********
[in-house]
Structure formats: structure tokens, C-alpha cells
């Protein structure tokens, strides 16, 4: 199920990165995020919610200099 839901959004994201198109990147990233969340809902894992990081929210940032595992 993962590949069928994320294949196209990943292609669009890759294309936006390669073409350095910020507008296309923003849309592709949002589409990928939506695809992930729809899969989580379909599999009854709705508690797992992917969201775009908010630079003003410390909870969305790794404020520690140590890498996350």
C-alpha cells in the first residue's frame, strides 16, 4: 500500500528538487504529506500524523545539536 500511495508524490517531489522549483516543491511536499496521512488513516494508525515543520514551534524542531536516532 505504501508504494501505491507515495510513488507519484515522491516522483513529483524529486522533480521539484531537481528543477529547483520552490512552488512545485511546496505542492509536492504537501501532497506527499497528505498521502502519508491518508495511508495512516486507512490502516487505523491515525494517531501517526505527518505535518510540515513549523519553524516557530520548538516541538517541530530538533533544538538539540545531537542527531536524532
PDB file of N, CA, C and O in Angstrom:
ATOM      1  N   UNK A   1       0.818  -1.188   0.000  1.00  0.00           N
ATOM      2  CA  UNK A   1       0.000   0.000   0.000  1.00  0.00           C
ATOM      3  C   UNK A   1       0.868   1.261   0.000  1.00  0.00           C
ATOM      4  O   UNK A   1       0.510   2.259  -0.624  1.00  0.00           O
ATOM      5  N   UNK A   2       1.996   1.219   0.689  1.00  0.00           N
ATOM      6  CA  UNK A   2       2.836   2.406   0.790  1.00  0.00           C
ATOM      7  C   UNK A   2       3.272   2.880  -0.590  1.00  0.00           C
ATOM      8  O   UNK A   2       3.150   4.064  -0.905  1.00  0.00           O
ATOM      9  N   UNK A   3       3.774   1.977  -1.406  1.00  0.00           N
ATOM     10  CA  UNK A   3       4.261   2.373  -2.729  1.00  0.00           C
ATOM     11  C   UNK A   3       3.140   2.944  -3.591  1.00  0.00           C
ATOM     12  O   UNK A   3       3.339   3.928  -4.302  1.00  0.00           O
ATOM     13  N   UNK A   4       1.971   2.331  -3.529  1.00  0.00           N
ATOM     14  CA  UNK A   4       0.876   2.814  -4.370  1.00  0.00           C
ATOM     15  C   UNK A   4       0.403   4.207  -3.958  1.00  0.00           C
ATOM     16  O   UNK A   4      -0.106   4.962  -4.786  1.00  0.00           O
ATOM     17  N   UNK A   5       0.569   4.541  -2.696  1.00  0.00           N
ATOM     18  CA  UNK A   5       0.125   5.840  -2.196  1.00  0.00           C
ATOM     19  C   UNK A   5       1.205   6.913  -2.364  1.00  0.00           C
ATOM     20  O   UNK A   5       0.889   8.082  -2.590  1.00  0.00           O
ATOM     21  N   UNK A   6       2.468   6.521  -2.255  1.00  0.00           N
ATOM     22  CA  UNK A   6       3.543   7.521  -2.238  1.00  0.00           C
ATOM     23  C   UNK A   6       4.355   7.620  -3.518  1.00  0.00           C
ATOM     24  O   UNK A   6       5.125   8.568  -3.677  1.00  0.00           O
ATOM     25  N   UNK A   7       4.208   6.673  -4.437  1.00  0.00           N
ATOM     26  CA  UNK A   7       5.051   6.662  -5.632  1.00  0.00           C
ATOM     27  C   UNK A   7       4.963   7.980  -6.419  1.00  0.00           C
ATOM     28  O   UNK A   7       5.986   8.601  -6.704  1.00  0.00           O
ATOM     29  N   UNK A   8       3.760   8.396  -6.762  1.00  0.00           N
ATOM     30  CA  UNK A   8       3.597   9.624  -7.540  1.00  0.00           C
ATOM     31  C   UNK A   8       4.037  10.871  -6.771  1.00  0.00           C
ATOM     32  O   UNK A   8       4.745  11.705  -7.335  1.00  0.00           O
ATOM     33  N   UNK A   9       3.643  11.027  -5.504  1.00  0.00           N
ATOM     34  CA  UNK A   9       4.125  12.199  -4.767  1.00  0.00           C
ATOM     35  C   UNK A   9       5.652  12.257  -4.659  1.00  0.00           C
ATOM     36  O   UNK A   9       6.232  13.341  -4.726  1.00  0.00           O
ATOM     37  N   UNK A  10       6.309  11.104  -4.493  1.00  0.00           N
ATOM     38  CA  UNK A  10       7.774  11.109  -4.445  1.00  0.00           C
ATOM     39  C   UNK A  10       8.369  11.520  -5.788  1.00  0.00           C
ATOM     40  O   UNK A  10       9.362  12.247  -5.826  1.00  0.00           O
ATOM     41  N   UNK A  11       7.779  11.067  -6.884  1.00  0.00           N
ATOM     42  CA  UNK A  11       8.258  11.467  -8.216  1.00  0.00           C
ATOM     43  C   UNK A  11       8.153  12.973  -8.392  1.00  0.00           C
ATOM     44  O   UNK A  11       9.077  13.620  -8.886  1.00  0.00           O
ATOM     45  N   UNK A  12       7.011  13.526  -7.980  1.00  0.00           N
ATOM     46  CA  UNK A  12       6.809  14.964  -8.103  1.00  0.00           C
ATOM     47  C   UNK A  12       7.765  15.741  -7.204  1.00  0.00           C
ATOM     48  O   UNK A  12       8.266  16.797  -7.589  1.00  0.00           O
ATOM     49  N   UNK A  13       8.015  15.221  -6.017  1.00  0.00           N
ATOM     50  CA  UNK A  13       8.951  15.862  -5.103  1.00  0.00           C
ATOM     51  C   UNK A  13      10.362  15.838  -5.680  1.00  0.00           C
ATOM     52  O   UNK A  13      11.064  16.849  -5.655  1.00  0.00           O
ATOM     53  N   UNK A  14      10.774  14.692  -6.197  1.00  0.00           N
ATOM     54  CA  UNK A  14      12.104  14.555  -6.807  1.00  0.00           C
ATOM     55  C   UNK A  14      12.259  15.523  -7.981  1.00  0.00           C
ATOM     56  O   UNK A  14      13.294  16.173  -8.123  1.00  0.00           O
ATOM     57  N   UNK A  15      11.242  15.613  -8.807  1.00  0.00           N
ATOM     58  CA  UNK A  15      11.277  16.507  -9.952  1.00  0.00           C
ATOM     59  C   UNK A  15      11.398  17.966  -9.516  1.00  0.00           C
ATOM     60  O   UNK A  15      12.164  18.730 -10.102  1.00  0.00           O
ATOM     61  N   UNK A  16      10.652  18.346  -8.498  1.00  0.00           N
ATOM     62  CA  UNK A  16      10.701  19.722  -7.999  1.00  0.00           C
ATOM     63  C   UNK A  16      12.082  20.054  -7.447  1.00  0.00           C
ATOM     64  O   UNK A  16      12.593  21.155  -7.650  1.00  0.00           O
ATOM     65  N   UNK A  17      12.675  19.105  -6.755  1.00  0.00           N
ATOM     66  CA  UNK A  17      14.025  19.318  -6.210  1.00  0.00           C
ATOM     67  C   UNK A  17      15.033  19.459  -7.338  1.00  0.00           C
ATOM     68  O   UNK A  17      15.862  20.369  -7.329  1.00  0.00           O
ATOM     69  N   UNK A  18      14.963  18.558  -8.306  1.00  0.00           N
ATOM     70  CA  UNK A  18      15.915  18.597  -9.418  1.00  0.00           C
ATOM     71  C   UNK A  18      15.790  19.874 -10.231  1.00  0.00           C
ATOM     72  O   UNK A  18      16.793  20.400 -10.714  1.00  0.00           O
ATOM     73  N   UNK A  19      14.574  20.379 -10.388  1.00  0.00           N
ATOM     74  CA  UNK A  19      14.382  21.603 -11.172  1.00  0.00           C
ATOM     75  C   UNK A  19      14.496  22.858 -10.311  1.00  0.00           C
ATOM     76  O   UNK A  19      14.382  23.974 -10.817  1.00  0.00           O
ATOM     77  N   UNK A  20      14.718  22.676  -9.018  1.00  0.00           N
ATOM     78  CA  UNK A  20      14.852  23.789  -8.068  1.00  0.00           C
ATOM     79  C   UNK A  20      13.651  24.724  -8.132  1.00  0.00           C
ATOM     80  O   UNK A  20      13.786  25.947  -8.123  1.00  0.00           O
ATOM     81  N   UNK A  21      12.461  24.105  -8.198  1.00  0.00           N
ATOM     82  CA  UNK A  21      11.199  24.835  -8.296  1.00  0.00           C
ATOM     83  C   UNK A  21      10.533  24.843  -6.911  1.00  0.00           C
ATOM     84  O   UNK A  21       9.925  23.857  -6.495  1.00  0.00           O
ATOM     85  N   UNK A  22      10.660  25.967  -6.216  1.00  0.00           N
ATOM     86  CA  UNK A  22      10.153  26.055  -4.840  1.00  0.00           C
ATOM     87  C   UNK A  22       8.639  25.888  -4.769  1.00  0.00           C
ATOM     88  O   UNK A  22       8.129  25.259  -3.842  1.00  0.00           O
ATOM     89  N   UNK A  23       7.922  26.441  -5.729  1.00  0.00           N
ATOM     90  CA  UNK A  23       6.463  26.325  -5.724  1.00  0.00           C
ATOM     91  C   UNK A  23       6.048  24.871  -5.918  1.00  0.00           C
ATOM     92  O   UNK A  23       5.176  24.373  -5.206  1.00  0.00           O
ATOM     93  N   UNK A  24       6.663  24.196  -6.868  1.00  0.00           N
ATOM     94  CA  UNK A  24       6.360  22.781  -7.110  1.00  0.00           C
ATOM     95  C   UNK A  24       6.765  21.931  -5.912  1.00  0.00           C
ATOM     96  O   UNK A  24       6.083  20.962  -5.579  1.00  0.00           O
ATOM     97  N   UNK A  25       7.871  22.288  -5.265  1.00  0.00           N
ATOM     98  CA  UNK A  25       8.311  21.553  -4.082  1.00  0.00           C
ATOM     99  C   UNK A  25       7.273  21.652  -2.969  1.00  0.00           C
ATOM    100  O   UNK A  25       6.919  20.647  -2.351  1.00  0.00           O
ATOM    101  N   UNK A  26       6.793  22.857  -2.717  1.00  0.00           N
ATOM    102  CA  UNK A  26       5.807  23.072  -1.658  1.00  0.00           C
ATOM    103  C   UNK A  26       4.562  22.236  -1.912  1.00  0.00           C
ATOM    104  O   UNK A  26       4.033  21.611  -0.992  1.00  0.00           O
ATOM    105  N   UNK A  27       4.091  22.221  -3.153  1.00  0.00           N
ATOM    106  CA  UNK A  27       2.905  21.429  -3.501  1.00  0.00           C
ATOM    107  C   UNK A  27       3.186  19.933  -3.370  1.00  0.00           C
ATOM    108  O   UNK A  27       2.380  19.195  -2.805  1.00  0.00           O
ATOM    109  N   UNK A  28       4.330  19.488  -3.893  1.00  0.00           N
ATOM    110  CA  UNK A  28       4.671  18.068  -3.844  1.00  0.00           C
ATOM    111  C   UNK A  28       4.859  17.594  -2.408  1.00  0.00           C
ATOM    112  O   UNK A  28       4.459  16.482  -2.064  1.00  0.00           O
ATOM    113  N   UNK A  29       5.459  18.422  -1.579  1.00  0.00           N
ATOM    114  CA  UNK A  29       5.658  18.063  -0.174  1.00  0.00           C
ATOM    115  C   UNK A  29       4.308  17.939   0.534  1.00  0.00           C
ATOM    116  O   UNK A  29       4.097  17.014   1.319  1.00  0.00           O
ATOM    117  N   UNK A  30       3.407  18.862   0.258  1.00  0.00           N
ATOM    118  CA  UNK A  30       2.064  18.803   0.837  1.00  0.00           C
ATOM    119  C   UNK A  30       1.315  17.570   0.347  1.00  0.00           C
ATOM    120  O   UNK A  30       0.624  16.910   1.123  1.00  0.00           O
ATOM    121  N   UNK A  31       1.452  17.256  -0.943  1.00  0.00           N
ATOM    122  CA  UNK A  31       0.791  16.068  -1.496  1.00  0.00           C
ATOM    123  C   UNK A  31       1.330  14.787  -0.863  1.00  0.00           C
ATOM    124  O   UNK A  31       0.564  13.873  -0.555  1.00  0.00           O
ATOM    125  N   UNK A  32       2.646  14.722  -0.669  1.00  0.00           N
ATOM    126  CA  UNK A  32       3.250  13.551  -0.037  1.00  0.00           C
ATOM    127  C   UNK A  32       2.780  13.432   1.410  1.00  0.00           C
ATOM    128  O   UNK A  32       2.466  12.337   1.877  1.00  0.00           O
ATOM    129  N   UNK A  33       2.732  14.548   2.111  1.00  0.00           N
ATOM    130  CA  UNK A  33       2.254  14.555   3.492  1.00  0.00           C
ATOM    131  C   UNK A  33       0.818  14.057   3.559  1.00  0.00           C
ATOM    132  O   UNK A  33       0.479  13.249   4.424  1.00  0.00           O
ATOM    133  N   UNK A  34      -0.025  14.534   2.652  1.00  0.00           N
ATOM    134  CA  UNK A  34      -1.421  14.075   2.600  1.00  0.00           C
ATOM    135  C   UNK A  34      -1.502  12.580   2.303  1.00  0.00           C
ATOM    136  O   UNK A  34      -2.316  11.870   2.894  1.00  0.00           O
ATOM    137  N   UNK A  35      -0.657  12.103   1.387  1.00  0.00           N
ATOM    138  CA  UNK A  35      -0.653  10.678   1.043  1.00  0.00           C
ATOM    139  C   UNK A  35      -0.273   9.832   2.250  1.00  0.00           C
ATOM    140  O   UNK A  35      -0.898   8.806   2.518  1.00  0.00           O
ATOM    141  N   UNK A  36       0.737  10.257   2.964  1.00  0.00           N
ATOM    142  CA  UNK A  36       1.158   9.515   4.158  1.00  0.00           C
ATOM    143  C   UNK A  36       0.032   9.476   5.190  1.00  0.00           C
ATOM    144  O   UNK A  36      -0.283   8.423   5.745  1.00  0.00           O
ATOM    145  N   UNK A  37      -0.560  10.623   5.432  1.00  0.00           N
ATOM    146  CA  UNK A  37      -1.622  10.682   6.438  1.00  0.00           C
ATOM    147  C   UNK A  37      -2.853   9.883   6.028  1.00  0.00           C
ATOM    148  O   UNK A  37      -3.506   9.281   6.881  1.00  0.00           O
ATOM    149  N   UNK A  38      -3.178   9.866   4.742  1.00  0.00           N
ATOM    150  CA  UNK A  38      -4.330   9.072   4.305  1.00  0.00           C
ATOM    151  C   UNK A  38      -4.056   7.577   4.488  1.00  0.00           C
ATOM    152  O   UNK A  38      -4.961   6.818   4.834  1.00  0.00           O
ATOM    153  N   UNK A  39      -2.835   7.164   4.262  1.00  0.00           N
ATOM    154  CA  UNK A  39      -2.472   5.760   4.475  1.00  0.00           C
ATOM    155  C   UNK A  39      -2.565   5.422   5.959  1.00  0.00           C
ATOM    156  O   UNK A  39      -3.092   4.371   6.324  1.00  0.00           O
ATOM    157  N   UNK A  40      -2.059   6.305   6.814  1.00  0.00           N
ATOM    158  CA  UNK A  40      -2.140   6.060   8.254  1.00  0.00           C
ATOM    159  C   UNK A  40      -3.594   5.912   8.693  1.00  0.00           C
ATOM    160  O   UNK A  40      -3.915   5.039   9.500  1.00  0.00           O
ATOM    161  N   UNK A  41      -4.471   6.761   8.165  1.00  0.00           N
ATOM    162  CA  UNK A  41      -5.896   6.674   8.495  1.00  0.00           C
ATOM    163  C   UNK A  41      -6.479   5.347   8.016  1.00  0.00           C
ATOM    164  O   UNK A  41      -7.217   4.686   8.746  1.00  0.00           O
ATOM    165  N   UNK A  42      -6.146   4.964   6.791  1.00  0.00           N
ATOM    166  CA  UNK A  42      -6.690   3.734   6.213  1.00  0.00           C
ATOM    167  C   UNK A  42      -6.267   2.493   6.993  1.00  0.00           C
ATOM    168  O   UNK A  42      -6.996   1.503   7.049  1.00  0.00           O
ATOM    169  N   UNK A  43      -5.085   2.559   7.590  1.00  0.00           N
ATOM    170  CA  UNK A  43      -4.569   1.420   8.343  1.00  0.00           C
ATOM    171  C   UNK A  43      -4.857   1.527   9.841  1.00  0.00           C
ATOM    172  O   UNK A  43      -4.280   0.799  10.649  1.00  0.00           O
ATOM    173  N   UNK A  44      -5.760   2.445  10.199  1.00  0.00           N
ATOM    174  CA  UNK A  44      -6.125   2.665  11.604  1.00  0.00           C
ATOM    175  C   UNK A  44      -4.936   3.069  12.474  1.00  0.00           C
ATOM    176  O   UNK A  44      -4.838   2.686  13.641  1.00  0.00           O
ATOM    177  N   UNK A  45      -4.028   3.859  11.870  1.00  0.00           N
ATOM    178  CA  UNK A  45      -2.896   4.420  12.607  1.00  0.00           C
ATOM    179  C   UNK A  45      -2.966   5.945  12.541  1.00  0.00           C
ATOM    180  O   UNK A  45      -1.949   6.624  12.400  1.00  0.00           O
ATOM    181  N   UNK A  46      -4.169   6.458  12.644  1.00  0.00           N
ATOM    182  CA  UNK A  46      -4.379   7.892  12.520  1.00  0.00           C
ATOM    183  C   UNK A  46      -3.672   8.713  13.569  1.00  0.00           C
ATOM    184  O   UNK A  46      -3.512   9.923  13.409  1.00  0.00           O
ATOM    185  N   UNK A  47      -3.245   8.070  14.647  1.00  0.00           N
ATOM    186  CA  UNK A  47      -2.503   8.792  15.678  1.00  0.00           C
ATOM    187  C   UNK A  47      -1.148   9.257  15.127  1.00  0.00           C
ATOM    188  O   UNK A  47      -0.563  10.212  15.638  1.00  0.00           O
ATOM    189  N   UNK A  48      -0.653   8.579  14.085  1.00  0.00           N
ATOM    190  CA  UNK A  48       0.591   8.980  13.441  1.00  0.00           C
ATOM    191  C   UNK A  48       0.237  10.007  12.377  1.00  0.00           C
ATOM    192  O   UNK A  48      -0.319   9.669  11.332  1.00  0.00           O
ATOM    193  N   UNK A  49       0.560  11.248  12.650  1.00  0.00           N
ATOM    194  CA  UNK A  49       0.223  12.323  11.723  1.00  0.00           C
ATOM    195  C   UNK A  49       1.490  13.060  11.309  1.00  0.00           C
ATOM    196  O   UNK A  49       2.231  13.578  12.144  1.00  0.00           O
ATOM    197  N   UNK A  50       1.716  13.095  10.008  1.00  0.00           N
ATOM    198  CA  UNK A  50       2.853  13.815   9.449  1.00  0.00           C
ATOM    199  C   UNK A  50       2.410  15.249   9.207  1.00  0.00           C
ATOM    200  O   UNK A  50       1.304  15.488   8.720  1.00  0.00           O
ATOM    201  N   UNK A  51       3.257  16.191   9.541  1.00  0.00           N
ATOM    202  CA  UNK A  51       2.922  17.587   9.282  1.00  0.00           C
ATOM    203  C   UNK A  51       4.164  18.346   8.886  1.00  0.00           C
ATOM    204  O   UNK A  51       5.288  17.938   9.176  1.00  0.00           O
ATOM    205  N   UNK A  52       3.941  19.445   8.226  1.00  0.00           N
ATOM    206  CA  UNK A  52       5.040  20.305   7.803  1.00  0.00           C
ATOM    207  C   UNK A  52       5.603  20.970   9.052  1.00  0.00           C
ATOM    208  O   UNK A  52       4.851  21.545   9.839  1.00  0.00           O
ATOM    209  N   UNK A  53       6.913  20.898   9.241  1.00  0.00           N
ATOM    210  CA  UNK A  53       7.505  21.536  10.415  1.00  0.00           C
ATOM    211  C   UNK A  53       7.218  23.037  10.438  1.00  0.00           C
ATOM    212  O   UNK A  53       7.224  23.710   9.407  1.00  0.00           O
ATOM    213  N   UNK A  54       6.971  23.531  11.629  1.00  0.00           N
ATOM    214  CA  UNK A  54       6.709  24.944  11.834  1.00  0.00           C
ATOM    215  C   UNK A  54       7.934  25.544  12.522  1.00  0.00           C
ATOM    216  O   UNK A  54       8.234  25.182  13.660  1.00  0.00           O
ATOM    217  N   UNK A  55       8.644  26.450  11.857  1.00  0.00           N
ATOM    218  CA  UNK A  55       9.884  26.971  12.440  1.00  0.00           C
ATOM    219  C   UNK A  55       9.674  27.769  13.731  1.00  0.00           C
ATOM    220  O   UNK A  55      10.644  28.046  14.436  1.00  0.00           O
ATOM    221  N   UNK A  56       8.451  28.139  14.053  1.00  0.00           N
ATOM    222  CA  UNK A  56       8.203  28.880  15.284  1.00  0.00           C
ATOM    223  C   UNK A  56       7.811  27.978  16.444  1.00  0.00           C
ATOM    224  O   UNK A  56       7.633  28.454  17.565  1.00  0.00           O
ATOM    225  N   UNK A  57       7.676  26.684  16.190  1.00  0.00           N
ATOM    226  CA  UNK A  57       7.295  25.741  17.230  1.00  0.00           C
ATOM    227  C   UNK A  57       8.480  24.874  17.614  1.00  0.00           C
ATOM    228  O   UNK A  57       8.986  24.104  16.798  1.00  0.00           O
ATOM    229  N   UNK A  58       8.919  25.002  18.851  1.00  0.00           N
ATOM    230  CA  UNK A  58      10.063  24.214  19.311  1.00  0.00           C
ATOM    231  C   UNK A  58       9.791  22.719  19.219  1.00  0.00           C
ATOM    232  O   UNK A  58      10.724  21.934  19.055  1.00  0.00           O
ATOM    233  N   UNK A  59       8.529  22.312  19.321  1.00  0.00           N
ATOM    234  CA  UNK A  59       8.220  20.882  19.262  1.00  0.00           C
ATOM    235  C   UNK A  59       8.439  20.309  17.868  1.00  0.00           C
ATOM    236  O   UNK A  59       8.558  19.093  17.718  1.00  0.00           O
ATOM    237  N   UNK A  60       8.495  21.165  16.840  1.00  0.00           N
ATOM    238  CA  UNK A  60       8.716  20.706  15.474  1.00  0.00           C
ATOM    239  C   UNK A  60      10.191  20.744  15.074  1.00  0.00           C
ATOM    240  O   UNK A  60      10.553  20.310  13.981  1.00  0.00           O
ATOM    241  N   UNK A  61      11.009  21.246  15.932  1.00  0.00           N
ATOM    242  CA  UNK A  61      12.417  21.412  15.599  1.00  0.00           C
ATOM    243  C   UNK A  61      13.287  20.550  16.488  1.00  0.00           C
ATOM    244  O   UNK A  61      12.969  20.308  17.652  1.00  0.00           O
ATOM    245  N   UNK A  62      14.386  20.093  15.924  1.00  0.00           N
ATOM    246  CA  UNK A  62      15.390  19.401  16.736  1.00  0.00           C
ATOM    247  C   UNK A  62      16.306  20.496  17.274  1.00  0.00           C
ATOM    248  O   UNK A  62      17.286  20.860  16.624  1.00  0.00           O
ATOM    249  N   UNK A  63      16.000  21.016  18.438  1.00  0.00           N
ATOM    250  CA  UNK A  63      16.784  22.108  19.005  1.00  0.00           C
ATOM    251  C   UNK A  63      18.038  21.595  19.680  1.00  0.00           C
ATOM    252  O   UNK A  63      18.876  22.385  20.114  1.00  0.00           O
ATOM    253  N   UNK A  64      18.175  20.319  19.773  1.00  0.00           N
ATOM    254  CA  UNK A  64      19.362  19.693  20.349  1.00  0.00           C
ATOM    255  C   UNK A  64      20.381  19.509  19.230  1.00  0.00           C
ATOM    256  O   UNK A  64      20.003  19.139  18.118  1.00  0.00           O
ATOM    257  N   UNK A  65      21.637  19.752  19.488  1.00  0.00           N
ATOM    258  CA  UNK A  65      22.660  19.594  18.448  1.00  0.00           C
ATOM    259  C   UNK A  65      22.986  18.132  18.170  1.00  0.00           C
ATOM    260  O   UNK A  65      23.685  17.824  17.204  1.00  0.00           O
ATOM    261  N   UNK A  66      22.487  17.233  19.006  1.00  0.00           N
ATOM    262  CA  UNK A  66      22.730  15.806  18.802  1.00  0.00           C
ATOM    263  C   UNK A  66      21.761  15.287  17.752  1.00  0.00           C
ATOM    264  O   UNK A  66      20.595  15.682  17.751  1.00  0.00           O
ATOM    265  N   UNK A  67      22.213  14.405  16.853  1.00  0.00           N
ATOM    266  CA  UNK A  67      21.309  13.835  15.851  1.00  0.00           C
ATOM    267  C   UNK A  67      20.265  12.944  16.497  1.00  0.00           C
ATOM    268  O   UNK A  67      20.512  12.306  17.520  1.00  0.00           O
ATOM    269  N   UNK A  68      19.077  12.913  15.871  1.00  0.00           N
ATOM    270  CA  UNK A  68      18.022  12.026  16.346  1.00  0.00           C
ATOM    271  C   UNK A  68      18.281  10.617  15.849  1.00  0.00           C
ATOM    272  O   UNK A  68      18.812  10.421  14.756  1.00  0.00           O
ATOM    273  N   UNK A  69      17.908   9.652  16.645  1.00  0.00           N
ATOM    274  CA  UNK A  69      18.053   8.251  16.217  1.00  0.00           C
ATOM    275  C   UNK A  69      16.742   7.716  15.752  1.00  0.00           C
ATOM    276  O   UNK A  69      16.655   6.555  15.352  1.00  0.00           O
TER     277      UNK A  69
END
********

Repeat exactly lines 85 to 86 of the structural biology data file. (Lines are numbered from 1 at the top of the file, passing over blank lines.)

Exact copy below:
ATOM     80  O   UNK A  20      13.786  25.947  -8.123  1.00  0.00           O
ATOM     81  N   UNK A  21      12.461  24.105  -8.198  1.00  0.00           N